Eudora Welty died last week at the age of 92. A prolific writer of short stories and novels, she was a southern woman who spun commonplace Mississippi into art.
“Passion is the chief ingredient of good fiction,” she once said. “It flames right out of sympathy for the human condition and goes into all great writing.” Welty’s writing has been called mythological, post-modern, timeless, transcendent, rich in region and inseparable from the community she lived in and observed throughout her life.
As the South of sitting on the porch and telling stories disappears, replaced by chain stores and suburban malls, will the themes that resonated through her literature go with it?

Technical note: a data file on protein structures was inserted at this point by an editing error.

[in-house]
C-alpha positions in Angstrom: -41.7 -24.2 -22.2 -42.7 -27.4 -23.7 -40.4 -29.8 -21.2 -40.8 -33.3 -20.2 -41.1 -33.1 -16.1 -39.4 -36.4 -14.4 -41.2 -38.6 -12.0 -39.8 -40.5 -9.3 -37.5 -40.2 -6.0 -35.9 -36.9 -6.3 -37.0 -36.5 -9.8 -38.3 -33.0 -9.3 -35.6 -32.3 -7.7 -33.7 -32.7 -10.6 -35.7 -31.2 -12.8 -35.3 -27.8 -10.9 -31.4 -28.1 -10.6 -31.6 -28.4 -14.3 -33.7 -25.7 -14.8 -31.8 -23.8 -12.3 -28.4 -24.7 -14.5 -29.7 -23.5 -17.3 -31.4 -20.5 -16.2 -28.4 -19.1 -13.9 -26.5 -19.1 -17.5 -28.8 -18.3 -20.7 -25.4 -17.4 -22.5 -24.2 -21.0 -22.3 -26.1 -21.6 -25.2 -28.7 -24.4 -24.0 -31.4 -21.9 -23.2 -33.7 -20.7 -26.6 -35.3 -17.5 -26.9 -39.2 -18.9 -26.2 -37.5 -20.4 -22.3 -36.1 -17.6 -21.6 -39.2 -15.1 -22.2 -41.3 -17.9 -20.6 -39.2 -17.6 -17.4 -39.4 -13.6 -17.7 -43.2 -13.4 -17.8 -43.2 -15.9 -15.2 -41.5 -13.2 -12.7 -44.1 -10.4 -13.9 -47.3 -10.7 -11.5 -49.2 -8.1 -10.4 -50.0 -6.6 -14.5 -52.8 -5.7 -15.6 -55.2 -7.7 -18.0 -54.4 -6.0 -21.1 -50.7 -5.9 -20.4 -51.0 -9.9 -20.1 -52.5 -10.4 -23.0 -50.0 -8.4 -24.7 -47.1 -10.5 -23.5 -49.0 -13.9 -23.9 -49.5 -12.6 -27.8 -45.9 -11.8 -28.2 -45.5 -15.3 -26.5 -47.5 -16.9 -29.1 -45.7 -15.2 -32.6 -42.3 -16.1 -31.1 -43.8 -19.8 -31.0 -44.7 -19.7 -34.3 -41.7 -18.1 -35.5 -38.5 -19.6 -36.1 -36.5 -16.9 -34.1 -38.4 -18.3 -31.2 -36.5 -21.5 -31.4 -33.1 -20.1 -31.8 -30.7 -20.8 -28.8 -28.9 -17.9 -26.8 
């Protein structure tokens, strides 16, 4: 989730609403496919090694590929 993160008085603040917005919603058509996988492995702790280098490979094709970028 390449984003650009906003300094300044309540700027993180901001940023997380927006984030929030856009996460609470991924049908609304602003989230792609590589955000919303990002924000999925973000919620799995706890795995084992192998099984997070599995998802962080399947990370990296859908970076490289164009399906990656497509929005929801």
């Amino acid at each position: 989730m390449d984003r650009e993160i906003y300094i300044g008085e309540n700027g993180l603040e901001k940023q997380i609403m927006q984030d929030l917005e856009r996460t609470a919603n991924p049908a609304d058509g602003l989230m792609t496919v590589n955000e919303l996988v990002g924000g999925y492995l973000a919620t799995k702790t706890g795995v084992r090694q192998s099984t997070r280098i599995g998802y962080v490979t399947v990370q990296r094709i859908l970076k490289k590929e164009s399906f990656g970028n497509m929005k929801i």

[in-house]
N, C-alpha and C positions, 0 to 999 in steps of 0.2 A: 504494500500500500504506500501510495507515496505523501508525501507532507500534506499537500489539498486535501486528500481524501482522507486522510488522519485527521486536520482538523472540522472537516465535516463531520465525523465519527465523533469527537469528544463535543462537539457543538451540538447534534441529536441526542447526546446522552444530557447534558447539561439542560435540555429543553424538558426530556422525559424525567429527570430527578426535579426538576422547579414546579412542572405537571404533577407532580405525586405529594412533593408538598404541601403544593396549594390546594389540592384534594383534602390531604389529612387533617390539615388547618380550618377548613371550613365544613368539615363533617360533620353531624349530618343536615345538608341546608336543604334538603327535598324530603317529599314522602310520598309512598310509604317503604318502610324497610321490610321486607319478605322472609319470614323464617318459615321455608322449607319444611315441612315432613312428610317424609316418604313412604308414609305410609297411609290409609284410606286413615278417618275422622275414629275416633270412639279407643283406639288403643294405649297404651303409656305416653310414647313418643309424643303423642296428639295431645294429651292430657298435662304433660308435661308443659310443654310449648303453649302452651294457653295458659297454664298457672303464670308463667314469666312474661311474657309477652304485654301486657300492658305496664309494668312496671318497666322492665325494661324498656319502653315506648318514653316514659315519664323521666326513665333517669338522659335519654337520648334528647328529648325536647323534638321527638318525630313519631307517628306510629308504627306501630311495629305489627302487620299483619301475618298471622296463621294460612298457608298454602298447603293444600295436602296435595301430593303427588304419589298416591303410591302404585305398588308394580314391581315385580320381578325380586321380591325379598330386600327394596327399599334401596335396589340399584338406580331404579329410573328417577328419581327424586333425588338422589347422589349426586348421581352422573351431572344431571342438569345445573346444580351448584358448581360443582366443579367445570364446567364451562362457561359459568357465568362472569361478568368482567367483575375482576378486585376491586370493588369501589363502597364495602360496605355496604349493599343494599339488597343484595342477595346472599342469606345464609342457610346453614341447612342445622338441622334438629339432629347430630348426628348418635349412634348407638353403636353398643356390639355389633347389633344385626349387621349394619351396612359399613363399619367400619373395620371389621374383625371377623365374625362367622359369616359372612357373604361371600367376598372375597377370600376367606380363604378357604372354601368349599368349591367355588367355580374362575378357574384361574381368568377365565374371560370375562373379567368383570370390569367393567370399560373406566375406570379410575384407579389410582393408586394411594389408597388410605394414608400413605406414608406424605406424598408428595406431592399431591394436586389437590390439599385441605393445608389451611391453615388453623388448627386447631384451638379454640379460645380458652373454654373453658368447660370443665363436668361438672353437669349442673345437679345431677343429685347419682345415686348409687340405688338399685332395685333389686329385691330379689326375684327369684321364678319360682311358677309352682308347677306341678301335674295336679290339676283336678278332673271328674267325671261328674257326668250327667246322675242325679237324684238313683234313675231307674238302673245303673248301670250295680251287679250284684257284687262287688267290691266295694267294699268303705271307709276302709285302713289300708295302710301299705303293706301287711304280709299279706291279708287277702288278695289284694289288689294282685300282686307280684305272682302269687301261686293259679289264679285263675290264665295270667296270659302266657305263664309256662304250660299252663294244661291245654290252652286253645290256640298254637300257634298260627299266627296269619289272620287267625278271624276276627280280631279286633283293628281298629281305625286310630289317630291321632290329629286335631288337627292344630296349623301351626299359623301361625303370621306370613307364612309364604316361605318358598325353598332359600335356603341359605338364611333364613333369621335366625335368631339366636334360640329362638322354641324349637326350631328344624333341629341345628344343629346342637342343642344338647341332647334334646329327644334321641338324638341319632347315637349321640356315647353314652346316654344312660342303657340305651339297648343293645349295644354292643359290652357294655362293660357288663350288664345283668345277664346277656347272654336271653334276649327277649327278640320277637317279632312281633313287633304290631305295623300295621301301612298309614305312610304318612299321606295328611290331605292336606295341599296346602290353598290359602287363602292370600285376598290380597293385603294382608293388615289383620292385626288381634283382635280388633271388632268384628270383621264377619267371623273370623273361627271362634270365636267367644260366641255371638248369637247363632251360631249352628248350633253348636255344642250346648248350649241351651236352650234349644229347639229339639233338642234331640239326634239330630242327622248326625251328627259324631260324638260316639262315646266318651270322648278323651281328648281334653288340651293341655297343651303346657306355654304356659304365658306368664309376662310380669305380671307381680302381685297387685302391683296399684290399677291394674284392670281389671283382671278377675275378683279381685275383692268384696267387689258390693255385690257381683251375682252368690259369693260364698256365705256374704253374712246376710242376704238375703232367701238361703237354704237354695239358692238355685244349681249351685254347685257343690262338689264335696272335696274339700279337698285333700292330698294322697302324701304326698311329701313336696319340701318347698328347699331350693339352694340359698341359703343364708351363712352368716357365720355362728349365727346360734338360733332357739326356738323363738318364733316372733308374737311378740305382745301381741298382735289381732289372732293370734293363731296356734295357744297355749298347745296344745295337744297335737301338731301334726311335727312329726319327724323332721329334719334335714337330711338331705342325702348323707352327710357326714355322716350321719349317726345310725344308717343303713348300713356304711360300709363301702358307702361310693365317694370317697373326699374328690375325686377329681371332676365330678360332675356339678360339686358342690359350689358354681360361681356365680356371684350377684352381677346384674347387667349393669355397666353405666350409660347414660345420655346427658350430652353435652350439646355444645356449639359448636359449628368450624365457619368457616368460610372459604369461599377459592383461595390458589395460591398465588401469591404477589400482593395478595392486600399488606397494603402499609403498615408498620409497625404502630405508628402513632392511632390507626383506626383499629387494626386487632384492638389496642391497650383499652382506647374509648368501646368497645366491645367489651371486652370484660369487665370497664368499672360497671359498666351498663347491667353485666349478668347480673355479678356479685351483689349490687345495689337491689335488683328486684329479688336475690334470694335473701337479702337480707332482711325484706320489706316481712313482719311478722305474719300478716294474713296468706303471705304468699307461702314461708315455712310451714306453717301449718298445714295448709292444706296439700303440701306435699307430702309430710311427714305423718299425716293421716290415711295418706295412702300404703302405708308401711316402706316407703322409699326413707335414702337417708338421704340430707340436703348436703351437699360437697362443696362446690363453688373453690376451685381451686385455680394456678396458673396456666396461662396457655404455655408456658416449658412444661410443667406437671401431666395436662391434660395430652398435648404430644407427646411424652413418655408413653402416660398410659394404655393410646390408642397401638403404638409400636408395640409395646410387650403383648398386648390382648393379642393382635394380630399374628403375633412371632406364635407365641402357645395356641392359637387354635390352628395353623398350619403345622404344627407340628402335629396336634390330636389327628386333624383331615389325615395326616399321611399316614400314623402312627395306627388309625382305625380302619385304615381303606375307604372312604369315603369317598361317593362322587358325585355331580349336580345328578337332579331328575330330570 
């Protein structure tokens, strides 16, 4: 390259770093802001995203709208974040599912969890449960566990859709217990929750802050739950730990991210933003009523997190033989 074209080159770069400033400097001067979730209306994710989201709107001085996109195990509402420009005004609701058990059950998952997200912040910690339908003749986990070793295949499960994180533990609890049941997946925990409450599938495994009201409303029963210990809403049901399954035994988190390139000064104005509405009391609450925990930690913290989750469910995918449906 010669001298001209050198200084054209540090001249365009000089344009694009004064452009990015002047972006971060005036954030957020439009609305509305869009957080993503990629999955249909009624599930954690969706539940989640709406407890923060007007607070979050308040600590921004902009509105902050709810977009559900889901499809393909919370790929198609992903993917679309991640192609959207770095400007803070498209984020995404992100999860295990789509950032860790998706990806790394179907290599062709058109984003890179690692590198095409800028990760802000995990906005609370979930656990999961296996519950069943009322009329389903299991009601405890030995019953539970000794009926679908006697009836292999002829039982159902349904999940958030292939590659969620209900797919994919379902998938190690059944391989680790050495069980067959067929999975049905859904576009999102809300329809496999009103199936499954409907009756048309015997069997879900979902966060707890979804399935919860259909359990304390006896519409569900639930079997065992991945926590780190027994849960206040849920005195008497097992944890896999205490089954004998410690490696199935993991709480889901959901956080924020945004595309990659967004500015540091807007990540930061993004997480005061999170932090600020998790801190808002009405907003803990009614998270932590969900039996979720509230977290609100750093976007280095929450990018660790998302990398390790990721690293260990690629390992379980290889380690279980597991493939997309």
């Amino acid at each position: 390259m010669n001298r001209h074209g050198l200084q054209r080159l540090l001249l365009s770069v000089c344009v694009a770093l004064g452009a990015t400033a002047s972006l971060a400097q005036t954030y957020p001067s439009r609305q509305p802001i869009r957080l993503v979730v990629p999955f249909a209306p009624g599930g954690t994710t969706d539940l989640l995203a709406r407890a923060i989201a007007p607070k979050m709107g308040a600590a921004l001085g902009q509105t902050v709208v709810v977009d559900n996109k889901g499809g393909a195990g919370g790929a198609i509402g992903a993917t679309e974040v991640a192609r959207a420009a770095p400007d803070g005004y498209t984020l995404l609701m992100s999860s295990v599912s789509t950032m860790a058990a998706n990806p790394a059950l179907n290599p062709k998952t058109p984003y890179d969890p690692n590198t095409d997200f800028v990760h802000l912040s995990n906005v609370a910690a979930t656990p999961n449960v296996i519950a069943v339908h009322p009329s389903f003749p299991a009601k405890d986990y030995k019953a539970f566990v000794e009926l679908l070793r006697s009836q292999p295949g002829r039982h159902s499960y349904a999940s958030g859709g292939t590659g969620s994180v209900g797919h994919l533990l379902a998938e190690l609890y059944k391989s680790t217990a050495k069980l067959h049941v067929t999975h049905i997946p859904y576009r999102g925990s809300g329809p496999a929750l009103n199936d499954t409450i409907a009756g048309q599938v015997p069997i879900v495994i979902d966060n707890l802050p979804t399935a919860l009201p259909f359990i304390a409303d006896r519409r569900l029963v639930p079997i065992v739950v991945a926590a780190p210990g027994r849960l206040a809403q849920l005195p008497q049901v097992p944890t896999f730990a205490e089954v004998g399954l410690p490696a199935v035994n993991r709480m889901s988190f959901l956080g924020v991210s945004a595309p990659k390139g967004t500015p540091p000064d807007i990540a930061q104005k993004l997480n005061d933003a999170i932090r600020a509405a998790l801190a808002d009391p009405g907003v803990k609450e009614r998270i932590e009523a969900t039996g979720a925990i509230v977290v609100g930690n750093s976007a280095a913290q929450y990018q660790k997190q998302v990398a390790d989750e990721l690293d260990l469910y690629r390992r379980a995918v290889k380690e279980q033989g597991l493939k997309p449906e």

Shannon Ravenel, co-founder of Algonquin Books and editor of “New Stories from the South”;
Lee Smith, novelist and short story writer;
Jill McCorkle, novelist and author of the new collection of short stories called “Creatures of Habit.”